Getting old stinks; literally actually, at least in the EpiGenie office, where the pungent aroma of sports creme lingers the day after softball night. Dr. Steve Horvath (UCLA) published a doozy of a paper, DNA methylation age of human tissues and cell types, in Genome Biology recently that caught mainstream media attention from hacks like us to the Huffington Post. Dr. Horvath developed a multi-tissue predictor that can assign a DNA methylation “age” to tissues. Although we didn’t need a sophisticated predictor to verify that our connective tissue resembled that of a 90 year old, we were excited to hear more from Dr. Horvath himself on his findings.
After pouring through oodles of Illumina Infinium Array data; 82 data sets to be exact, Horvath uncovered a number of tight correlations between DNA methylation and age:
- “It is close to zero for embryonic and induced pluripotent stem cells”
- “It correlates with cell passage number “
- “It gives rise to a highly heritable measure of age acceleration”
When asked if he was surprised about his results, he shares that, “In total I analyzed over 120 data sets. Along the way I encountered many surprises. Overall, I continue to be amazed that one can construct a highly accurate epigenetic age predictor…” that allows you to forget the source of the DNA. He was also surprised that it “performs well in chimpanzees” too, since evolutionary conservation is never a bad confirmation.
“This is the first study that demonstrates that one can construct a highly accurate epigenetic predictor of age that works in most areas of the human body. It is the first biological clock that allows one to contrast the ages of different organs and cell types. Many researchers from different disciplines will be needed to carefully evaluate whether this epigenetic clock can be used to clarify why we age and what can be done against it.”
A Deeper Look into the Inner Works of the Epigenetic Clock
Horvath also shared his surprise “that age acceleration, defined as difference between DNA methylation age and chronological age, is inversely related to the number of somatic mutations in cancer tissue”, as he “would have expected to see the opposite.”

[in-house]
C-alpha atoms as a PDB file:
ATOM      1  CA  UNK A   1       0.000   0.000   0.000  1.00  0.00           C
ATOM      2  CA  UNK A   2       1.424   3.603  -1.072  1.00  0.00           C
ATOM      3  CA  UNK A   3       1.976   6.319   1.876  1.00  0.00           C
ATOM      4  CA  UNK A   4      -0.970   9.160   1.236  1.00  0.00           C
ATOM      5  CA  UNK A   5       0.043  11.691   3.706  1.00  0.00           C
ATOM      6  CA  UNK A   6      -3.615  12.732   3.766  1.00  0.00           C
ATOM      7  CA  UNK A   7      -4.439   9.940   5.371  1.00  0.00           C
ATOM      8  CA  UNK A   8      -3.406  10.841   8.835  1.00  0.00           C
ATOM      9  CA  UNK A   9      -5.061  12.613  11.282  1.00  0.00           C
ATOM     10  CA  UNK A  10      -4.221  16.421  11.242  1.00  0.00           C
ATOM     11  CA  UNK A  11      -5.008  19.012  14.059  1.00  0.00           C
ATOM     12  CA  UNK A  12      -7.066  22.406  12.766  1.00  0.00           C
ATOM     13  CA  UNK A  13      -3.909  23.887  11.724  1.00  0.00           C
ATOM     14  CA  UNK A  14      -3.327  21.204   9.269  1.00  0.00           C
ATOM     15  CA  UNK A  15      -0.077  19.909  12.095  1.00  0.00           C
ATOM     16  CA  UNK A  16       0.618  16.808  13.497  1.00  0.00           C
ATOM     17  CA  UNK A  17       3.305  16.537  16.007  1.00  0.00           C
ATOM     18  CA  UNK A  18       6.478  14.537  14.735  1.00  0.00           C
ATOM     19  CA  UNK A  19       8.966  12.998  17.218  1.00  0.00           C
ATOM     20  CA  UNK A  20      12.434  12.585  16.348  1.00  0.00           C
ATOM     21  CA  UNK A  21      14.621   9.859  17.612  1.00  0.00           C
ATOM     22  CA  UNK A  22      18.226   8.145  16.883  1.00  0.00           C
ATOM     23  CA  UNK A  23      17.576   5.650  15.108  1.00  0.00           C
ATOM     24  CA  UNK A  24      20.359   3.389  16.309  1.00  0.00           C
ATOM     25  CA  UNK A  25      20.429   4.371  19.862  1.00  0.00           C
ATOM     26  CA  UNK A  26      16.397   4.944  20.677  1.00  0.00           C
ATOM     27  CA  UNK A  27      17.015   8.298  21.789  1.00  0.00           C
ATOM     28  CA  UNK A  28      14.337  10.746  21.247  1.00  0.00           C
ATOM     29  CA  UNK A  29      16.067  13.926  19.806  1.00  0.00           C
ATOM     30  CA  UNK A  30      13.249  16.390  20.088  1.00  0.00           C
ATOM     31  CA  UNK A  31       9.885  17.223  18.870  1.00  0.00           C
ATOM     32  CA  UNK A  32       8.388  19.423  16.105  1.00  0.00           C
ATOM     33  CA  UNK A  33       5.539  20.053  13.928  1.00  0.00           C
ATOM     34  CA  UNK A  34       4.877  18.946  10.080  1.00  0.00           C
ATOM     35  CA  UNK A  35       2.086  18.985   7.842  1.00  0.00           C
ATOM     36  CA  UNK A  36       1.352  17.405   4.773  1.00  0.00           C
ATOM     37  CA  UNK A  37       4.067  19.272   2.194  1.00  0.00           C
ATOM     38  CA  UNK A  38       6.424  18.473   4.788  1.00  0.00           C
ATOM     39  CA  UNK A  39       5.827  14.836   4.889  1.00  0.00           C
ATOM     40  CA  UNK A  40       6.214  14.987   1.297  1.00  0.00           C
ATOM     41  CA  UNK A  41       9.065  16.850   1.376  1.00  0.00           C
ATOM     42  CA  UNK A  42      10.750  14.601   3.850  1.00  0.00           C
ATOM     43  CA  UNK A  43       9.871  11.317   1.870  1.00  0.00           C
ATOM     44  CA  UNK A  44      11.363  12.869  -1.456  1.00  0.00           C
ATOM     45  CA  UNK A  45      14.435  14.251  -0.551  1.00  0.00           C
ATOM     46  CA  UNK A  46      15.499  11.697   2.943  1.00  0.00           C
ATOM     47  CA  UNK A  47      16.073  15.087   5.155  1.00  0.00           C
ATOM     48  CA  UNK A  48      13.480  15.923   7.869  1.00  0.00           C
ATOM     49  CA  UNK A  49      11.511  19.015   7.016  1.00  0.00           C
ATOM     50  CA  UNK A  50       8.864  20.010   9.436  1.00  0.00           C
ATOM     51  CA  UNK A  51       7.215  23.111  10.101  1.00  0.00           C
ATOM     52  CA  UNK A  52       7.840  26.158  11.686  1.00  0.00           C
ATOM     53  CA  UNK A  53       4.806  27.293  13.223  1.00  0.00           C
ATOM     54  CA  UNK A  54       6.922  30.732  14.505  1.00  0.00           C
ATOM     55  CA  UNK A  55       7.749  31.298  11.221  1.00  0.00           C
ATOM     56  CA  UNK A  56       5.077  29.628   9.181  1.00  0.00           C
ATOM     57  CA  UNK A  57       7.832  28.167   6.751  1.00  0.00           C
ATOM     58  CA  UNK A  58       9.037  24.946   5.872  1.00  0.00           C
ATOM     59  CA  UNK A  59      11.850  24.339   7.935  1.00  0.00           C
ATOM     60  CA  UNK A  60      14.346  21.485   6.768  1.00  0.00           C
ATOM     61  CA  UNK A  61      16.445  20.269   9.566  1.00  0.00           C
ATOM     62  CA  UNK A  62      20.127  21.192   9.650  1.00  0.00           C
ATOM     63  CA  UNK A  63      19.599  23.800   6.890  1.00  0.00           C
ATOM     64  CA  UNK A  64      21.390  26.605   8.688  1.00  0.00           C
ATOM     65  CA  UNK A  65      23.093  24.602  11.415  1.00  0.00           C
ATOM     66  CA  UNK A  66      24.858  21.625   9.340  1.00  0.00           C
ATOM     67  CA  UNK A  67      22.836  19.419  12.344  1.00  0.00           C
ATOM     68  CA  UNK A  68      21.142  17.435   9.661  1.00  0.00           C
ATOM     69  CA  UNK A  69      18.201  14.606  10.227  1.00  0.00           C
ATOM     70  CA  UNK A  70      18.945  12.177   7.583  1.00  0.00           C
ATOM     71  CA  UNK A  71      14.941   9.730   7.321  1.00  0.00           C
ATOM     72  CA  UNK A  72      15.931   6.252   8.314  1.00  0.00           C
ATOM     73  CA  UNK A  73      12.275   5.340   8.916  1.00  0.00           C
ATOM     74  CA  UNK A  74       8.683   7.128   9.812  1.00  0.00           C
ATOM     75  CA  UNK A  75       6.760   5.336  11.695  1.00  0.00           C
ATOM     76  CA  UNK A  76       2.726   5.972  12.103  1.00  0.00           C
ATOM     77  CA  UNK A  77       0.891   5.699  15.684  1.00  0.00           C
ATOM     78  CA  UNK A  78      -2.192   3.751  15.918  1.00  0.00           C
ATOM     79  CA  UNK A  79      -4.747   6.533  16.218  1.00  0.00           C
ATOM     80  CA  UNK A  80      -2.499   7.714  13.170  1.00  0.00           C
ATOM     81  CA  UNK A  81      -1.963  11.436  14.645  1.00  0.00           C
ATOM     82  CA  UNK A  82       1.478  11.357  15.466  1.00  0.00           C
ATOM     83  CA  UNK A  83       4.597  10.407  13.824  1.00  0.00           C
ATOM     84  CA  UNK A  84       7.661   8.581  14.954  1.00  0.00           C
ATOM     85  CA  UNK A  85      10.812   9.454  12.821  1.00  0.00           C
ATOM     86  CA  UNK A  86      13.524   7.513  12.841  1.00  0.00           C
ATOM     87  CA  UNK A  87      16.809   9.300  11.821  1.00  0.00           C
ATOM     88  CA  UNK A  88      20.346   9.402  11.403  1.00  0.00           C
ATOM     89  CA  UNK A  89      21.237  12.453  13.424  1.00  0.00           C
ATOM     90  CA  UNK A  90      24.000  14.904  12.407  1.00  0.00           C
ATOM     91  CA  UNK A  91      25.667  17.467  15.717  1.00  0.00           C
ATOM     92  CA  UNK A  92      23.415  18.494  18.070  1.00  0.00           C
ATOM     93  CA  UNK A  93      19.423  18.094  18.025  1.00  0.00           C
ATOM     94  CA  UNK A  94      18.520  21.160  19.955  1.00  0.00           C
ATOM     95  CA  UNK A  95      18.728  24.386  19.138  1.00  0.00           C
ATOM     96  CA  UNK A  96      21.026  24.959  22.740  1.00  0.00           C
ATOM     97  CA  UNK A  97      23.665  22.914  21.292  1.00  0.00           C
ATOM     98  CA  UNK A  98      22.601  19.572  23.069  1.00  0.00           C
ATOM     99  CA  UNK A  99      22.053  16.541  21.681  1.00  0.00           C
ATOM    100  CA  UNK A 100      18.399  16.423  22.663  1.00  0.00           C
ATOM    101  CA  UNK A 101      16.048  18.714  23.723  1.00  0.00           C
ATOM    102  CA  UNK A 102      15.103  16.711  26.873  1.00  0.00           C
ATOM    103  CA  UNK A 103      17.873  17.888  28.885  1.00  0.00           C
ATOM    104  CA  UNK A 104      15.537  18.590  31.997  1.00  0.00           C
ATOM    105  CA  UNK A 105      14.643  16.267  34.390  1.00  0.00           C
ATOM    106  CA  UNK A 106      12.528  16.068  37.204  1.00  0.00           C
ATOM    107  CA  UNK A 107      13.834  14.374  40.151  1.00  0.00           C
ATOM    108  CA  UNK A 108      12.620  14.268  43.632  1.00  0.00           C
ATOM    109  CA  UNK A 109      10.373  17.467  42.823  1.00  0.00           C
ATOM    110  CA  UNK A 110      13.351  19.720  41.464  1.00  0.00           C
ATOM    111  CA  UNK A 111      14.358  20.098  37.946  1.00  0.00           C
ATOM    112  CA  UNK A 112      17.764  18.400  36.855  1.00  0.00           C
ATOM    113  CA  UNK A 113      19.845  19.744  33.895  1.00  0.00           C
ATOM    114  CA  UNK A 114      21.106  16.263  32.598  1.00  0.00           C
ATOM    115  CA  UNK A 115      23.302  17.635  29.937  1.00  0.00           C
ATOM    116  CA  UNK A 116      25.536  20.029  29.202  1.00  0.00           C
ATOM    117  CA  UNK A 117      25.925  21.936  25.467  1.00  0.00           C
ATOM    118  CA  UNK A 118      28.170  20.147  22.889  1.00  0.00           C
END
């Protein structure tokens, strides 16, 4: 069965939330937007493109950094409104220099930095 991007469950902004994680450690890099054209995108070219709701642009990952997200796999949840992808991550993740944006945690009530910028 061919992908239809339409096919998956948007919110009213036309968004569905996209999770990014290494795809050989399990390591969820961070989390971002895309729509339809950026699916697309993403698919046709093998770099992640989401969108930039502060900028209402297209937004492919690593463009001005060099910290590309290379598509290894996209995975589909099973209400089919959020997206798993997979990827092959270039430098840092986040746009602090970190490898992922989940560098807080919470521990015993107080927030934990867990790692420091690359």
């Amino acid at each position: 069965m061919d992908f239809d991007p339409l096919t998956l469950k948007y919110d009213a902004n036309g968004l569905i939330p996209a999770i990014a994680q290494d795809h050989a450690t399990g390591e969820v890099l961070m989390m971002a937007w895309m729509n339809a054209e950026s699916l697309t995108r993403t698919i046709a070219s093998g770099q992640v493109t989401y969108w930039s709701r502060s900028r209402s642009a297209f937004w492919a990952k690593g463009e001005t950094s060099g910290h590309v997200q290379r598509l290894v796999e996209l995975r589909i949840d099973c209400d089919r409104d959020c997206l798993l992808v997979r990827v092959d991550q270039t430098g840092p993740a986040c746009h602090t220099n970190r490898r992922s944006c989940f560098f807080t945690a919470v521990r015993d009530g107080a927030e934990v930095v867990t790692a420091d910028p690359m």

In terms of experimental design, he described three unique challenges he faced:
- “The DNA came from very different sources (adipose, bladder, blood, brain, colon, skin, etc).”
- “The data were measured on two different platforms: the Infinium 27K and the Infinium 450K array.”
- “The data were generated by many different investigators, which could lead to serious batch effects. The large sample size (several thousand arrays) allowed me to turn these challenges into strengths: the resulting age predictor is highly robust, performs well in most tissues and cell types, and is applicable to Illumina data measured on two platforms.”
“All of these results suggest to me that DNA methylation age relates to a process that maintains epigenomic stability. This is surprising given that many other articles suggested that age related changes in DNA methylation levels relate to random events, noise or “drift”. I think it is likely that the epigenetic clock relates to a biologically important process, which is why I proposed the epigenetic maintenance system model of DNA methylation age in the article.”
Given the coverage of his research by the popular press, we wanted to know if there is anything he felt was overlooked. Surprisingly he shared that, “Cancer is associated with both increased and decreased DNA methylation age. Tissue that looks much older/younger than expected may be malignant.”
An Environmental Interface?
“Since I suspect that life style factors (exercise, diet, smoking) have at best a small effect on DNA methylation levels in blood, hundreds if not thousands of samples will be needed to detect it” and pay the price of statistical power. In the spirit of Open Science, he also shared that, “Since many large cohort studies have already generated DNA methylation data or are in the process of generating these data, it will be straightforward to test these hypotheses using the software that can be found on my webpage.”
While “not sure about the role chemical exposures” have on the epigenetic clock, Horvath has begun to “suspect that age acceleration effects will mostly be tissue specific.” He concludes with “an important open research question…” about “…whether easily accessible sources of DNA (for example skin, blood, saliva) can be used as surrogate for inaccessible tissue (for example brain, heart, lung) when it comes to age acceleration effects.”
Take a deeper glance over at Genome Biology, November 2013